Chris Gibbany’s Moto Sleeve Tattoo

Words by Chris Gibbany

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“This is my half sleeve dedicated to my 1956 Harley Panhead, the second bike I have designed and am building.   All tattoo work was done by the talented Dessa Blackthorn aka “Sassy”, owner of Tattooz by Sassy in Mountain Home, Arkansas, who specializes in portraits, realism and watercolor tattoos.  It took a total of five sessions to complete the work.  Each session was about 3 hours long.
Tattoo by Dessa Blackthorn of Tattooz by Sassy

Tattoo by Dessa Blackthorn of Tattooz by Sassy

When I first formed the idea of the tattoo (all my tattoos are gearhead related), I knew I wanted to start with my Panhead’s engine and our motto “Old Iron Never Dies.”  When I went in for the second session, we added the front end profile of my bike, which is really special to me.  A few years ago while designing my bike I fell in love with this particular front end while surfing the internet. I didn’t know anything about the front end at the time, I just knew that I had to have it for my build. I later found out it was a Spartan springer, so I ended up contacting George Counes, owner of Spartan Frameworks who hand crafted this awesome Spartan riveted springer to fit my Chica gooseneck frame.  At the time I was going to just pay with a credit card but found out he only accepted cash and I had to have it to him within 30 days.  To make a long story short, I sold all of my guns that year in order to pay him for this magnificent piece of work that is on the front of my bike.  What better way to commemorate a piece so great than to have it permanently inked on my arm.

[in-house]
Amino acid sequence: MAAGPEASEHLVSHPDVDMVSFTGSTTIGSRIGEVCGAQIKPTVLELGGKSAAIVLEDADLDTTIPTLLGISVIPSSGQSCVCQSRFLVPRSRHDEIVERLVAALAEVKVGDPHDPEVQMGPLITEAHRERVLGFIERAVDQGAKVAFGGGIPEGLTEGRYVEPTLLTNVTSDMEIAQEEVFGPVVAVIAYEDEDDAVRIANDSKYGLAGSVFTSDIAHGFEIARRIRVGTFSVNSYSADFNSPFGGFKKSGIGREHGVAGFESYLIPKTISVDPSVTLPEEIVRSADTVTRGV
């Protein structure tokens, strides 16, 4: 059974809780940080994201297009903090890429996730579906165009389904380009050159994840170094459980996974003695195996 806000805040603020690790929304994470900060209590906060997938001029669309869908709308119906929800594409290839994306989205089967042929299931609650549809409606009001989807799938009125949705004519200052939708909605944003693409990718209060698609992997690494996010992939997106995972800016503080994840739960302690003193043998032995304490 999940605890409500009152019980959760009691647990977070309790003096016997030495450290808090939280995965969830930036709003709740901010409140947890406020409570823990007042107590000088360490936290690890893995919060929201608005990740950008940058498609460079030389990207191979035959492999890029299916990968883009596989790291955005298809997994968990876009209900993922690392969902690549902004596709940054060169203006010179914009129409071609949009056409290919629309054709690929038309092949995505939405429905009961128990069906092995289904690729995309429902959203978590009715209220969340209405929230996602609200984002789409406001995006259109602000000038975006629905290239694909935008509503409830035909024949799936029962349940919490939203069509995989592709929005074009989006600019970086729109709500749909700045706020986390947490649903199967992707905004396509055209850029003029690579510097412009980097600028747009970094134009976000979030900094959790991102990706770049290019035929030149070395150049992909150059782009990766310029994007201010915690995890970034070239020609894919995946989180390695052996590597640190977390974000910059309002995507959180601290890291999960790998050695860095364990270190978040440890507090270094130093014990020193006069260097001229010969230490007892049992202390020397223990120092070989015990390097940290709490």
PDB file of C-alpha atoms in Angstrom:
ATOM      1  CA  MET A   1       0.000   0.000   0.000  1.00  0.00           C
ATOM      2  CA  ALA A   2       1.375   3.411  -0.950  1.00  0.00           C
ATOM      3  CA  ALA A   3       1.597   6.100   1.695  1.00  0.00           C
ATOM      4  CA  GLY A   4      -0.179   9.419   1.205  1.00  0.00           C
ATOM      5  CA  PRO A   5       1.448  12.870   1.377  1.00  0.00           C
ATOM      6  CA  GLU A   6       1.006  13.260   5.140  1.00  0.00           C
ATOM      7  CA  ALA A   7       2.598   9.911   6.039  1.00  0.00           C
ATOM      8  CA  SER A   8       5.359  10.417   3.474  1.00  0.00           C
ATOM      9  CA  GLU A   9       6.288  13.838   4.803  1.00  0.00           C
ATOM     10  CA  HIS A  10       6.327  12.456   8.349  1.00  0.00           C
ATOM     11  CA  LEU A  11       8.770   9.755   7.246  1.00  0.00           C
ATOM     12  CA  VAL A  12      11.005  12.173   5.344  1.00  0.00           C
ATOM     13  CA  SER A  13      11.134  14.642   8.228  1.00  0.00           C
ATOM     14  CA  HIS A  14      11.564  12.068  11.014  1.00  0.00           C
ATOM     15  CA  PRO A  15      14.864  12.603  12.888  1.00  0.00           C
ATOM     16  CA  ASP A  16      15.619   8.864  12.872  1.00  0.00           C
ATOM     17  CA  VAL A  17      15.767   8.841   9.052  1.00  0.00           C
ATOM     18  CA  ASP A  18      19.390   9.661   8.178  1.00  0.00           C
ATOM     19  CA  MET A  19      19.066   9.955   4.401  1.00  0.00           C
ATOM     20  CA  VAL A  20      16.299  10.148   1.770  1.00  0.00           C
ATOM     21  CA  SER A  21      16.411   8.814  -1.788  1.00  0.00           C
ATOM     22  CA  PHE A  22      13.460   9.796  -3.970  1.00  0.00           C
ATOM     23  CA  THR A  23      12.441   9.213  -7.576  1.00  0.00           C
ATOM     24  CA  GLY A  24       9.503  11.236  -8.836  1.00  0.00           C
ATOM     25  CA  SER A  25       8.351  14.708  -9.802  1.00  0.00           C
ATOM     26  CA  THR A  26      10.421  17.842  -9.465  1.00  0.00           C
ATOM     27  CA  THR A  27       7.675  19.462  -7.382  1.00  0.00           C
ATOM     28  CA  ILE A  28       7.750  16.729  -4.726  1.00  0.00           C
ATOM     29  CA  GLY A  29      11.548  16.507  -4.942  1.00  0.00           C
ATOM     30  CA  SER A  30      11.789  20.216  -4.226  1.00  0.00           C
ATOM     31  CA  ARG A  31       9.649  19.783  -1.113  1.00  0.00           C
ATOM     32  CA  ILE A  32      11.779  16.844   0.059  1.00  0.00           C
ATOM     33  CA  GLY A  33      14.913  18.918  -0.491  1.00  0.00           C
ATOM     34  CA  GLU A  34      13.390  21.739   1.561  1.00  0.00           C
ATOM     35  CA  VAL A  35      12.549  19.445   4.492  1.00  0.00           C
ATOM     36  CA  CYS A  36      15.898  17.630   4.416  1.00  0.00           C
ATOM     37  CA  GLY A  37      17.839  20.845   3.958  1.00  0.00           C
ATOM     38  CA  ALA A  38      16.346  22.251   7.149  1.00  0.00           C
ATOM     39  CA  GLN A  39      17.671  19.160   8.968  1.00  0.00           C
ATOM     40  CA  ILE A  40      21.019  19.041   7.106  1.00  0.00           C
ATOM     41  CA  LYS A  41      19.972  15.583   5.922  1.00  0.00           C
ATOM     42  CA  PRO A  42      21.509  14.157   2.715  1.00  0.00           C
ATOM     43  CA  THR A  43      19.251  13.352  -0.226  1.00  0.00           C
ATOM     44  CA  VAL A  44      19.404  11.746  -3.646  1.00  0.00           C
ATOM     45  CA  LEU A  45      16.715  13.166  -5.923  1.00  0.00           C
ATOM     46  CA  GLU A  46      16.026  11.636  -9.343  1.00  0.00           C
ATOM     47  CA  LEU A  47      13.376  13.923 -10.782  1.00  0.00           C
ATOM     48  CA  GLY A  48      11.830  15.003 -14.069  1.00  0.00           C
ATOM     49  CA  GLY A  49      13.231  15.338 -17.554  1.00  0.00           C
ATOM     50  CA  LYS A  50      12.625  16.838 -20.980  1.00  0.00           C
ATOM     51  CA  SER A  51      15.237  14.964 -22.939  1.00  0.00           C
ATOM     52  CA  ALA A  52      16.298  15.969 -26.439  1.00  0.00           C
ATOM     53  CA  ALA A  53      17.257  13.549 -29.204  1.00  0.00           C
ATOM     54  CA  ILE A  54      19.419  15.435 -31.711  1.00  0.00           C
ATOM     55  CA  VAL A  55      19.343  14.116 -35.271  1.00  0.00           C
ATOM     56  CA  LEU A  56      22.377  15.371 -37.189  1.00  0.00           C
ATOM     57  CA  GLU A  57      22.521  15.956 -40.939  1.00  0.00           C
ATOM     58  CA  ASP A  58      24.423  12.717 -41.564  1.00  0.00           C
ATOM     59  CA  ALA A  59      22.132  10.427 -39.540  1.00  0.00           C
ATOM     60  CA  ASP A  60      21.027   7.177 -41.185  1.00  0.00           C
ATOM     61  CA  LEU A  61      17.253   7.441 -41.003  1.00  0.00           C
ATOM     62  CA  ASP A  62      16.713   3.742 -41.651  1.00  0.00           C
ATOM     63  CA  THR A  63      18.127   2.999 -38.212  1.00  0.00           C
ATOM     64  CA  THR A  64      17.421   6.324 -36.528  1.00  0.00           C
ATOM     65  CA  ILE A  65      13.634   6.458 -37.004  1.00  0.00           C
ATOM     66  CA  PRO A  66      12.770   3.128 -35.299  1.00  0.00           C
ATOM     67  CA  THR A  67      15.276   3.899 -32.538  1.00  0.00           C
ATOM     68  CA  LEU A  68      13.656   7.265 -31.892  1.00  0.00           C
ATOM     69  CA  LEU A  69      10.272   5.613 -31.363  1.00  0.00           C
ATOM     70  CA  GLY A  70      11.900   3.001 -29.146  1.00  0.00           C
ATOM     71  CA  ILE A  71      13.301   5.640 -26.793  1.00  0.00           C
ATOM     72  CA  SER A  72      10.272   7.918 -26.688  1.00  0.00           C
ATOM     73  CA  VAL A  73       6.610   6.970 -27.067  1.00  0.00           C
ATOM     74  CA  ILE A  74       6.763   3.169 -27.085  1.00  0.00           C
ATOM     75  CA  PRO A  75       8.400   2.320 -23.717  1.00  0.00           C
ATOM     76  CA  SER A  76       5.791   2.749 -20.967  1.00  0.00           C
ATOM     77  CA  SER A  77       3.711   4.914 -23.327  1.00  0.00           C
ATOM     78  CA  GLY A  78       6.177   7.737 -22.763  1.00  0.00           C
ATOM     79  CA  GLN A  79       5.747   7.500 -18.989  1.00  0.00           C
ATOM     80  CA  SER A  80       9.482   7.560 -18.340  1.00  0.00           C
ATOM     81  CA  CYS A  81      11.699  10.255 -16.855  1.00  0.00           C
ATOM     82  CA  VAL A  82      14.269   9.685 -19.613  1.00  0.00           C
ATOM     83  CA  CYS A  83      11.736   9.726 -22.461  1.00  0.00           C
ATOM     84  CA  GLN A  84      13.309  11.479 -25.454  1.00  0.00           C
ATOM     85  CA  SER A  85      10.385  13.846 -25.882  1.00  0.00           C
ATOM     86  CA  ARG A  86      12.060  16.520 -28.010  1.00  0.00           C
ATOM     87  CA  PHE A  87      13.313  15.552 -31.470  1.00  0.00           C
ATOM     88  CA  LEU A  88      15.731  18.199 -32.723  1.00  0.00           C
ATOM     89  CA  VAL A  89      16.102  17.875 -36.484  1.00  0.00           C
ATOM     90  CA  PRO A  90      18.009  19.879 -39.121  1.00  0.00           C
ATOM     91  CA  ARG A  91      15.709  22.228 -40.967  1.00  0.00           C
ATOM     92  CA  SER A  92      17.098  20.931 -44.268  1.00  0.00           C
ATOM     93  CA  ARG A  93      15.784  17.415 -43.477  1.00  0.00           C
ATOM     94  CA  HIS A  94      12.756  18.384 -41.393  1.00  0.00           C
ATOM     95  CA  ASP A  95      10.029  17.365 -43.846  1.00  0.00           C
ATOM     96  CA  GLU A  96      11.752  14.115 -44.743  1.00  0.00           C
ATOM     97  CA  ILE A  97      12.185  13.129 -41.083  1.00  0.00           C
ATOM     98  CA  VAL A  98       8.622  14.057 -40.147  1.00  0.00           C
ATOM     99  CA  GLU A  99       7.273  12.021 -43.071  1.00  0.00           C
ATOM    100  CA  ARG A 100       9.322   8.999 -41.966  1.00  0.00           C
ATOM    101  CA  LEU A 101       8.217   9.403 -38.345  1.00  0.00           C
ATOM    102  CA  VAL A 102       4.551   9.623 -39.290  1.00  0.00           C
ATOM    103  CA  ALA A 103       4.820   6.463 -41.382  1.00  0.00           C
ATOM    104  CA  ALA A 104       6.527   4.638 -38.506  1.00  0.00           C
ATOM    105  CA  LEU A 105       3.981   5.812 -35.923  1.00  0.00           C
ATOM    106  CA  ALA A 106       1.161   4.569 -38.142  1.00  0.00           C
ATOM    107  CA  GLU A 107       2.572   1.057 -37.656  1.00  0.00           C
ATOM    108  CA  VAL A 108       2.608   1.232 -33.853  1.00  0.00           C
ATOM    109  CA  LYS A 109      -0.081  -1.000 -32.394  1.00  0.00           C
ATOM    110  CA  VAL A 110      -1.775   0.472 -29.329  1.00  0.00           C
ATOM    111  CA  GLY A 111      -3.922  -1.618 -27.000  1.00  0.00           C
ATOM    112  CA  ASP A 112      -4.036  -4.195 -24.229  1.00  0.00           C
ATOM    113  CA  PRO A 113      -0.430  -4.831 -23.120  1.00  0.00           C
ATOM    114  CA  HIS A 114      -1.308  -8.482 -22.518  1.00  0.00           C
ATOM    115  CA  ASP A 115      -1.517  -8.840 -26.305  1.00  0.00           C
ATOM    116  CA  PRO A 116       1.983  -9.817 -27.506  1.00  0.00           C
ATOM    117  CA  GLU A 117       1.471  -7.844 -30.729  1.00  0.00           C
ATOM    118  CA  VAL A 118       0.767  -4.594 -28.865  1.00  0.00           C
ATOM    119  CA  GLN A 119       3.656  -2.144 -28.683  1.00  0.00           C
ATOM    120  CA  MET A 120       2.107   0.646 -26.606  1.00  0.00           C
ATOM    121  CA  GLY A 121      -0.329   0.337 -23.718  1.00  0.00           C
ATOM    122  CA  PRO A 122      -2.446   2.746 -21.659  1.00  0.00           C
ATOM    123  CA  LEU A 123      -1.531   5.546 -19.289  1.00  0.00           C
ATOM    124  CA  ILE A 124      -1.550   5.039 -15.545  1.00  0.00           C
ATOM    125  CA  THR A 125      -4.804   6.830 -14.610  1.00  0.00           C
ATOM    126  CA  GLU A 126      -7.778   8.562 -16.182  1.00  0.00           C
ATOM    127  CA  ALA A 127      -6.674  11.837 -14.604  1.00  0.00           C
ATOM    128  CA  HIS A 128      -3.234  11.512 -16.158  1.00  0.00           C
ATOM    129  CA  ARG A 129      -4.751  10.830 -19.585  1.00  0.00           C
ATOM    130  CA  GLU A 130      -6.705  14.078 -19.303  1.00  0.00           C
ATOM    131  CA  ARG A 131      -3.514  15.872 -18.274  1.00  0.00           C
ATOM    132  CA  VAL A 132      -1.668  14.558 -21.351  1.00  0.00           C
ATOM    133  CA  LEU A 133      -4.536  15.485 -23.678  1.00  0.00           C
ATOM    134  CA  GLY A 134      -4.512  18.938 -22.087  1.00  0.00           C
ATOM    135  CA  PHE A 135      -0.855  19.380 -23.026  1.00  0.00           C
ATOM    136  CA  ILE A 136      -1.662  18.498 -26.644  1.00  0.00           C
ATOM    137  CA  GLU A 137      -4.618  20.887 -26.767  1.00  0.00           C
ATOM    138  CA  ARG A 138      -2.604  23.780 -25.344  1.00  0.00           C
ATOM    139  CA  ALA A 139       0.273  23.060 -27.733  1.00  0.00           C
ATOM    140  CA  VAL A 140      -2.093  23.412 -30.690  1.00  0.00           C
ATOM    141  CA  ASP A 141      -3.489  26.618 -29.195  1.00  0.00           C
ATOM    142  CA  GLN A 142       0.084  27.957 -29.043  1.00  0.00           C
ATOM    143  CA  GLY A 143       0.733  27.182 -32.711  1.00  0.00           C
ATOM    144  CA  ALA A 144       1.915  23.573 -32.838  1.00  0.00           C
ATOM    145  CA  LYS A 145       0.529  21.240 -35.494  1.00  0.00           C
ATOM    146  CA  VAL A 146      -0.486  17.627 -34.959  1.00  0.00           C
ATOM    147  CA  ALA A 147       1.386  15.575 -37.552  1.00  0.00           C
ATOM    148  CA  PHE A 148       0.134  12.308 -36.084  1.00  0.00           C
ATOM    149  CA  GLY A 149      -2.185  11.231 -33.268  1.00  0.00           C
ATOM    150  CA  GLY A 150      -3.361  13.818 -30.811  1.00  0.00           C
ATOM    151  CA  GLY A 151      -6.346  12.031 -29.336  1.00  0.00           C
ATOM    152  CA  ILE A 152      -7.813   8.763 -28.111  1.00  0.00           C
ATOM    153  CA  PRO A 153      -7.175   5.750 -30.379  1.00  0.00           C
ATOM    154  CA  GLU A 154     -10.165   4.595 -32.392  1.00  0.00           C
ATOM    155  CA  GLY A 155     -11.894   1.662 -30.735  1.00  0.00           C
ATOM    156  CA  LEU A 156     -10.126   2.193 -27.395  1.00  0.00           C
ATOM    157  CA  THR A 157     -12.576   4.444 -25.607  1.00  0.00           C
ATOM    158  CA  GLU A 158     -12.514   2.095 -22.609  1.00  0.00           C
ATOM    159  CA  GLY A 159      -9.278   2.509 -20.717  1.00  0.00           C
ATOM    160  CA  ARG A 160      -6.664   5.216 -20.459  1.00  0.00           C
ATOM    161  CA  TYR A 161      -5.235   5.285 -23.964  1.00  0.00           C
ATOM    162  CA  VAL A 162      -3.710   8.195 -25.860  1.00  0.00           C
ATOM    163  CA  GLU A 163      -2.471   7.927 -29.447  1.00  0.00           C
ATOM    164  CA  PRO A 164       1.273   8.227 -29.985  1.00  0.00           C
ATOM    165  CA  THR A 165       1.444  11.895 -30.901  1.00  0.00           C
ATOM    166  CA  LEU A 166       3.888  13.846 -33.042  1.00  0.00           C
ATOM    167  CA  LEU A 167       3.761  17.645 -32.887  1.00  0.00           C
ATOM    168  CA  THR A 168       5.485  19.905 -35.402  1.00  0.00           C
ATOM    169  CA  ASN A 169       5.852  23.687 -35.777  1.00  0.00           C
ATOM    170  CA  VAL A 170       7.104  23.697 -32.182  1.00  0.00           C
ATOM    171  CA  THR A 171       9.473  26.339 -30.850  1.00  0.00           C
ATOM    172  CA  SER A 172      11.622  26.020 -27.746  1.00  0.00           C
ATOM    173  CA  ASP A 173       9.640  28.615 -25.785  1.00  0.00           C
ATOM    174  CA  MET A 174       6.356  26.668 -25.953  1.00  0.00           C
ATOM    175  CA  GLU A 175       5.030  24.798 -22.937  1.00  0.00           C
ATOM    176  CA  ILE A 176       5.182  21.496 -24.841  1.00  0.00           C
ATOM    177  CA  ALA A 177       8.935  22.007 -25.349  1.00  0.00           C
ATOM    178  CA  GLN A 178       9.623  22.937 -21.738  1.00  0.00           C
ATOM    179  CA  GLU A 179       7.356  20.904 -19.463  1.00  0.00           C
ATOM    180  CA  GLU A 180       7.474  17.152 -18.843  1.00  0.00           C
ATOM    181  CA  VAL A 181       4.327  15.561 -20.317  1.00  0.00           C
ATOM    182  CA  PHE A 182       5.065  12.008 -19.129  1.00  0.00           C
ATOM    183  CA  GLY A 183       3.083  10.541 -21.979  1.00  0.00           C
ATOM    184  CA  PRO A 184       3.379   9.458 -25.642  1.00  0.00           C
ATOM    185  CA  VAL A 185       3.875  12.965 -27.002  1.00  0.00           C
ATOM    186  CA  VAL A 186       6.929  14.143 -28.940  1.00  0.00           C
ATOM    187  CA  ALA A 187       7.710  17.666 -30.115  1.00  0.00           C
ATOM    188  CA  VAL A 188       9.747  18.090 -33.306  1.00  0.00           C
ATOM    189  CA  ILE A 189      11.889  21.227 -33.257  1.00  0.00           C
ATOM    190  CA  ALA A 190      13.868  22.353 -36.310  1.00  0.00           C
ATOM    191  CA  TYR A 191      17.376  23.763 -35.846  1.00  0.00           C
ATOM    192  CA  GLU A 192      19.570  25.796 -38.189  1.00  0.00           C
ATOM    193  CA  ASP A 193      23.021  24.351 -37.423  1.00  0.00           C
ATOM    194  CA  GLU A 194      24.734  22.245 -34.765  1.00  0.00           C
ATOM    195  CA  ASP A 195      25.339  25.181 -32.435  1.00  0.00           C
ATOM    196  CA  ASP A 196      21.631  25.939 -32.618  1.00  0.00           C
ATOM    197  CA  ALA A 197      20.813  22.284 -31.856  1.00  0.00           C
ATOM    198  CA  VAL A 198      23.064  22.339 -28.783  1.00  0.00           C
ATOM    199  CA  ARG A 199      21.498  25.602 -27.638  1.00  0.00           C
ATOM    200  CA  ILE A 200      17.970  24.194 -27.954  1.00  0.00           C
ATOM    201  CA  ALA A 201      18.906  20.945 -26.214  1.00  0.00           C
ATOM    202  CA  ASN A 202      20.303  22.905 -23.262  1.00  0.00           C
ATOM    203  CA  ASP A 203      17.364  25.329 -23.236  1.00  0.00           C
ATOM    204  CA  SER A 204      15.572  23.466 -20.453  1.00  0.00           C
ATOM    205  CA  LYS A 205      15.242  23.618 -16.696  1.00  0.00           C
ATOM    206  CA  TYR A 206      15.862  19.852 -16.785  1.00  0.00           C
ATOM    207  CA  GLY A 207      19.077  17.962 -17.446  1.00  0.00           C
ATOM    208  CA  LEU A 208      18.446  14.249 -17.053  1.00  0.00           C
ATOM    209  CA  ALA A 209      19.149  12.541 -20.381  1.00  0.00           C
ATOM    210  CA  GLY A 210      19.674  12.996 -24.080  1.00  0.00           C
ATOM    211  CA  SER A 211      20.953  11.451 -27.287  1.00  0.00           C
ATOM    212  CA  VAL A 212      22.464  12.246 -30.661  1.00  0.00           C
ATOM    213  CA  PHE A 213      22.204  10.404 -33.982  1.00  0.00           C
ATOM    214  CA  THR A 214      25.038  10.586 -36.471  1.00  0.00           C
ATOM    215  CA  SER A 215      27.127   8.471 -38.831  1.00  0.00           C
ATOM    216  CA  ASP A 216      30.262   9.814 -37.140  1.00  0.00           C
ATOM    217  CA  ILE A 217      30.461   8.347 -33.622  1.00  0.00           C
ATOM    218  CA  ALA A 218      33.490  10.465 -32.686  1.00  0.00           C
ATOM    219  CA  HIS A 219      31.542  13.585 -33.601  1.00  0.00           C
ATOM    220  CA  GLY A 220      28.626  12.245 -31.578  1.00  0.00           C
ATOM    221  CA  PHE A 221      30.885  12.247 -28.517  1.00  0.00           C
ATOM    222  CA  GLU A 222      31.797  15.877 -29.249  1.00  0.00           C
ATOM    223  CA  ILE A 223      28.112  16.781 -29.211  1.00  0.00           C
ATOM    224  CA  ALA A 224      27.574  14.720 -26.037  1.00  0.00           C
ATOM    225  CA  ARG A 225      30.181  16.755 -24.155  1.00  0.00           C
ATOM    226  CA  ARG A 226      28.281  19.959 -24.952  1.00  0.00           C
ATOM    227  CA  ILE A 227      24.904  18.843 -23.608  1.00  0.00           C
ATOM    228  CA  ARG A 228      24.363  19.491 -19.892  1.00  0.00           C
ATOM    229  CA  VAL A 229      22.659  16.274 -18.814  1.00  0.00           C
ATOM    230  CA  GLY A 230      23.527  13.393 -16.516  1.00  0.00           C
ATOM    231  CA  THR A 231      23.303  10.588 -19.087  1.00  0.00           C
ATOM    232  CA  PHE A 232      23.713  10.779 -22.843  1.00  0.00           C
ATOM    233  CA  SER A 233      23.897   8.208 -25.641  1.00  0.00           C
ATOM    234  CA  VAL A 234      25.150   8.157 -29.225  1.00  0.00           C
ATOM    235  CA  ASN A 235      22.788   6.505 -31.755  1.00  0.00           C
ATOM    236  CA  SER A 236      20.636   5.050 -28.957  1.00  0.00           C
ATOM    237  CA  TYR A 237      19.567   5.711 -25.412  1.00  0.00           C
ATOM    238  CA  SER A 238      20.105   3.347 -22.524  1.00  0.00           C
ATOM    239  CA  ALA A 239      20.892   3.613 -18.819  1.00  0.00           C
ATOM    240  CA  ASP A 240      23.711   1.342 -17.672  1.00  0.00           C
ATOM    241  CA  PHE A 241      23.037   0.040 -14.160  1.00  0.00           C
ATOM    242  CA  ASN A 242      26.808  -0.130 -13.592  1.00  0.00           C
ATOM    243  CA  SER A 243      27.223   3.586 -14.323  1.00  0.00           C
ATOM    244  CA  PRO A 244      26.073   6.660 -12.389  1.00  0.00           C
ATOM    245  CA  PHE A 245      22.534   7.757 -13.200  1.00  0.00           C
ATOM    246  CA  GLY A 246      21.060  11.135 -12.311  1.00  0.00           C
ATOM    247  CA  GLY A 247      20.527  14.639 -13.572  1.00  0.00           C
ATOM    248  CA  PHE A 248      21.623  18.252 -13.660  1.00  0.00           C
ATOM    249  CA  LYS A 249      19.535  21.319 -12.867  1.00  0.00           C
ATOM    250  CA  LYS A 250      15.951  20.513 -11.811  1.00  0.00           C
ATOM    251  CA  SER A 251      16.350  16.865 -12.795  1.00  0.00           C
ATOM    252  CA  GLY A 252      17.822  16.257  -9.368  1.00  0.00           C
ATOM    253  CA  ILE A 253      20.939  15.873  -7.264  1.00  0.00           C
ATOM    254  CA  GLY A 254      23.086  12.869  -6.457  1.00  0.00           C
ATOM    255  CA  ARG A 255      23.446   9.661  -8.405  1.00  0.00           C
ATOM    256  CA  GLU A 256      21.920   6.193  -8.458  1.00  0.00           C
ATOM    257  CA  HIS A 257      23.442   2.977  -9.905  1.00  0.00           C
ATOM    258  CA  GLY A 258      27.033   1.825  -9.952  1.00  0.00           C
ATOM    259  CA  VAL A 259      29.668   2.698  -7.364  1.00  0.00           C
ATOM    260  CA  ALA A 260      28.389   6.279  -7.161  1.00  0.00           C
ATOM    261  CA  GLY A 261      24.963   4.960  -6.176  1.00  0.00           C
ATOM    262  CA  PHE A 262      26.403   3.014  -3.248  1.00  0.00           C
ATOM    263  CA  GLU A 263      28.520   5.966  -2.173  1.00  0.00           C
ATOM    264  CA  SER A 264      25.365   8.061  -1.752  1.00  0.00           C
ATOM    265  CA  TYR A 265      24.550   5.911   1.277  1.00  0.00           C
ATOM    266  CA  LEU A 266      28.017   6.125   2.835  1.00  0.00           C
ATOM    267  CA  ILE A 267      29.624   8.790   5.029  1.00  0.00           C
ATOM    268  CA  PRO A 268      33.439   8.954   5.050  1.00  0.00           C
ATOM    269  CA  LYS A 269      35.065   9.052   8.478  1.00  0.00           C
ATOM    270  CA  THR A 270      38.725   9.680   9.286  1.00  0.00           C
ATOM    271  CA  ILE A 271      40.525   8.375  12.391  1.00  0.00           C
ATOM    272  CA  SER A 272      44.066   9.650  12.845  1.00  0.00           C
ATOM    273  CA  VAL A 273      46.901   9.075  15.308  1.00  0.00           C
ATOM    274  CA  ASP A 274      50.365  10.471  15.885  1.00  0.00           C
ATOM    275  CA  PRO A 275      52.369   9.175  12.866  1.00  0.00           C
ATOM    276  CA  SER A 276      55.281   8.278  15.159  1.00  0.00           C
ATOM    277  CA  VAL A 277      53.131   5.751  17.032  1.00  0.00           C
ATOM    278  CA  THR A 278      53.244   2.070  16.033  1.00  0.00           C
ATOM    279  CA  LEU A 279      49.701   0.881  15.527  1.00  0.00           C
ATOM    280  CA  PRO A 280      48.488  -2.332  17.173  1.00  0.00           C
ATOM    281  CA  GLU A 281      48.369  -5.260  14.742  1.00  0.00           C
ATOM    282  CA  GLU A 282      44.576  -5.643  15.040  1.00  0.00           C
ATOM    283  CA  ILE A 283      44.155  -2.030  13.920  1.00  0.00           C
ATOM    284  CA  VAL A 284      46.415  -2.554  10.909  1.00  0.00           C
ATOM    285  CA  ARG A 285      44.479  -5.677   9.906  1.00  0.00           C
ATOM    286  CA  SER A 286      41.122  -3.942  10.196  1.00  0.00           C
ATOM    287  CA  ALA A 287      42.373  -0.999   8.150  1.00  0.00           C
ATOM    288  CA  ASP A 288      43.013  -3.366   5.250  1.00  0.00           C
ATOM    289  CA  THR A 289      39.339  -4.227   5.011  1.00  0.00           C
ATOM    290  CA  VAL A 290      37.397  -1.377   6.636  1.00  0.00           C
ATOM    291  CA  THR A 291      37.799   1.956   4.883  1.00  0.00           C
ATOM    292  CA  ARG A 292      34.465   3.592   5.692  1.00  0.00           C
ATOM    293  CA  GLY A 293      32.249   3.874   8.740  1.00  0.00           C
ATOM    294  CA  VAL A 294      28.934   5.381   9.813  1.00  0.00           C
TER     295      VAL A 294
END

After rolling several ideas around, Dessa and I agreed to finish up my tattoo with 4-speed gears from my tranny, my antique license plate on my bike and we added more motorcycle chain.  Dessa had inked a piston and chain tattoo on my shoulder about 8 years ago which has won several tattoo contests, made a couple magazines and even made an appearance in Sara Liberte‘s book “1000 Biker Tattoos.”